This is what the university has told Ucas about the course. Use it to get a quick idea about what makes it unique compared to similar courses, elsewhere.

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Teaching Excellence Framework (TEF):

We've received this information from the Department for Education, via Ucas. This is how the university as a whole has been rated for its quality of teaching: gold silver or bronze. Note, not all universities have taken part in the TEF.

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This information comes from the National Student Survey, an annual student survey of final-year students. You can use this to see how satisfied students studying this subject area at this university, are (not the individual course).

This is the percentage of final-year students at this university who were "definitely" or "mostly" satisfied with their course. We've analysed this figure against other universities so you can see whether this is high, medium or low.

Have a question about this info? Learn more here

This information is from the Higher Education Statistics Agency (HESA), for undergraduate students only.

You can use this to get an idea of who you might share a lecture with and how they progressed in this subject, here. It's also worth comparing typical A-level subjects and grades students achieved with the current course entry requirements; similarities or differences here could indicate how flexible (or not) a university might be.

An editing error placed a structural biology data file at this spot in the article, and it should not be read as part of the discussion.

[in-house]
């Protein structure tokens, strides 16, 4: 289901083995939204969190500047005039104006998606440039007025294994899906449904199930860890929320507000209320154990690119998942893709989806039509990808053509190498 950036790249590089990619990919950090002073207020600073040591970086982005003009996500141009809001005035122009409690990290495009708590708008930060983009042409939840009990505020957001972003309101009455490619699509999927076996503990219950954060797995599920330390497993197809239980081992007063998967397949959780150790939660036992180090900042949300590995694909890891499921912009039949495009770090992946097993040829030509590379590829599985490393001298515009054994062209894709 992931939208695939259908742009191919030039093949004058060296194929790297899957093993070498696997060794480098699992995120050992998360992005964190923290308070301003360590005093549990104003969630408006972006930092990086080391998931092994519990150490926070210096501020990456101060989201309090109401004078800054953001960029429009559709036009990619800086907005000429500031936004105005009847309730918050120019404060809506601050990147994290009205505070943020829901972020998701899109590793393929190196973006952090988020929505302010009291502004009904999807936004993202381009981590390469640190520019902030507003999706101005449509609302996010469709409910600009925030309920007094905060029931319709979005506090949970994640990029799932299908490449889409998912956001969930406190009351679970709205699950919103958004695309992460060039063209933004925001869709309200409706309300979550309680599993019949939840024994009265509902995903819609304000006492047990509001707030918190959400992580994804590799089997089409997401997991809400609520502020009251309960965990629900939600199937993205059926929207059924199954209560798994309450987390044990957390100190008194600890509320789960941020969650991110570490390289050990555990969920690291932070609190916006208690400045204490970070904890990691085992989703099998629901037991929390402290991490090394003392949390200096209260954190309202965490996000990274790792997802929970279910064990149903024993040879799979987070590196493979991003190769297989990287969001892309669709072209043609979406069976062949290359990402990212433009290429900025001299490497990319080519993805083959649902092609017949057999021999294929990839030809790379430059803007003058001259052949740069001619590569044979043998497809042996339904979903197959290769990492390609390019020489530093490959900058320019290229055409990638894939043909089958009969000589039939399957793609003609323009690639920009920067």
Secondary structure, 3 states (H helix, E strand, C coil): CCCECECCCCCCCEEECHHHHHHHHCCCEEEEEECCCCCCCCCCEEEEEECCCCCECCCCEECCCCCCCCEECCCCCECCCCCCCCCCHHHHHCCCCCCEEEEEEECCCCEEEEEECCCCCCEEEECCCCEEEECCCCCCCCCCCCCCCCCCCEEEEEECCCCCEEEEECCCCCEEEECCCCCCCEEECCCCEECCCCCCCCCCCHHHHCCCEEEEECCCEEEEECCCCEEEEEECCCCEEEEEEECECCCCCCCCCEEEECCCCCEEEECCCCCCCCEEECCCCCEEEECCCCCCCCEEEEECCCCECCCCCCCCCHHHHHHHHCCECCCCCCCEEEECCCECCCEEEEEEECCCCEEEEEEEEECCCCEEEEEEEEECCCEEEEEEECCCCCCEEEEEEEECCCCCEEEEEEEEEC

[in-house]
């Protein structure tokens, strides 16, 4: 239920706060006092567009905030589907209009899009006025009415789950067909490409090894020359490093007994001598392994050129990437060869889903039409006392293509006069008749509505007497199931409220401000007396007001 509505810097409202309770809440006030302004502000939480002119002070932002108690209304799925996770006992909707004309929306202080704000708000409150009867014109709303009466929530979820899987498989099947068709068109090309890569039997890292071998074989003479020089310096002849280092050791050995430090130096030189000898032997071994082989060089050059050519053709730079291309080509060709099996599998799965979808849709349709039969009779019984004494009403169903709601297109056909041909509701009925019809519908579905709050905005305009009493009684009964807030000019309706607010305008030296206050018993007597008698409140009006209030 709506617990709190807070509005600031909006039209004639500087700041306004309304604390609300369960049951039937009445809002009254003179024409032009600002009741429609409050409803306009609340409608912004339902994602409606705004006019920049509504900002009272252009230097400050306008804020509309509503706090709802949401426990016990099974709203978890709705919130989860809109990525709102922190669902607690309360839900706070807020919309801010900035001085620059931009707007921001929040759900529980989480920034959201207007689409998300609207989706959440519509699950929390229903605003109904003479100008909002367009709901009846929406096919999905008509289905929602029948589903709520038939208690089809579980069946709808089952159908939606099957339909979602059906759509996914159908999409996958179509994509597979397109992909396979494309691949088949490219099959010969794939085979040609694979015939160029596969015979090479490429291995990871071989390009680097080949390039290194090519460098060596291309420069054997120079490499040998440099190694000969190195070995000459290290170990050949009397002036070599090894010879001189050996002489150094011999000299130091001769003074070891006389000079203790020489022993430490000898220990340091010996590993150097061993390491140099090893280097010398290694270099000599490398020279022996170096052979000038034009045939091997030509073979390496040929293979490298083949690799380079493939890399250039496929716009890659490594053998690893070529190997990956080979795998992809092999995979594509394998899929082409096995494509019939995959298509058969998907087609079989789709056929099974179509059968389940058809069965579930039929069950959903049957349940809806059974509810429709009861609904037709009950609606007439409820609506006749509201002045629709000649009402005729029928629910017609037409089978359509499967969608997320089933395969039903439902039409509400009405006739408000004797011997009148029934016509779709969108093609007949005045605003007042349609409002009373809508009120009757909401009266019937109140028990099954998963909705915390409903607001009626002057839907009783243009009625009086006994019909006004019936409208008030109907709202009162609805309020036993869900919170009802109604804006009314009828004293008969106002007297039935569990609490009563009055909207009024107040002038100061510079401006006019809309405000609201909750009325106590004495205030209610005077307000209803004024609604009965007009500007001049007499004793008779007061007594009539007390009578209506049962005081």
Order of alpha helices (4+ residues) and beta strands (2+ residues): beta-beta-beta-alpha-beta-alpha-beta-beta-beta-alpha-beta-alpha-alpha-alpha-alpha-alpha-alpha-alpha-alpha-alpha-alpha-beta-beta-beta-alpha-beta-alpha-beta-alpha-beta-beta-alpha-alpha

Have a question about this info? Learn more here

Post-six month graduation stats:

This is from the Destinations of Leavers from Higher Education Survey, based on responses from graduates who studied the same subject area here.

It offers a snapshot of what grads went on to do six months later, what they were earning on average, and whether they felt their degree helped them obtain a 'graduate role'. We calculate a mean rating to indicate if this is high, medium or low compared to other universities.

Have a question about this info? Learn more here

Graduate field commentary:

The Higher Education Careers Services Unit have provided some further context for all graduates in this subject area, including details that numbers alone might not show

Have a question about this info? Learn more here

The Longitudinal Educational Outcomes dataset combines HRMC earnings data with student records from the Higher Education Statistics Agency.

While there are lots of factors at play when it comes to your future earnings, use this as a rough timeline of what graduates in this subject area were earning on average one, three and five years later. Can you see a steady increase in salary, or did grads need some experience under their belt before seeing a nice bump up in their pay packet?

Have a question about this info? Learn more here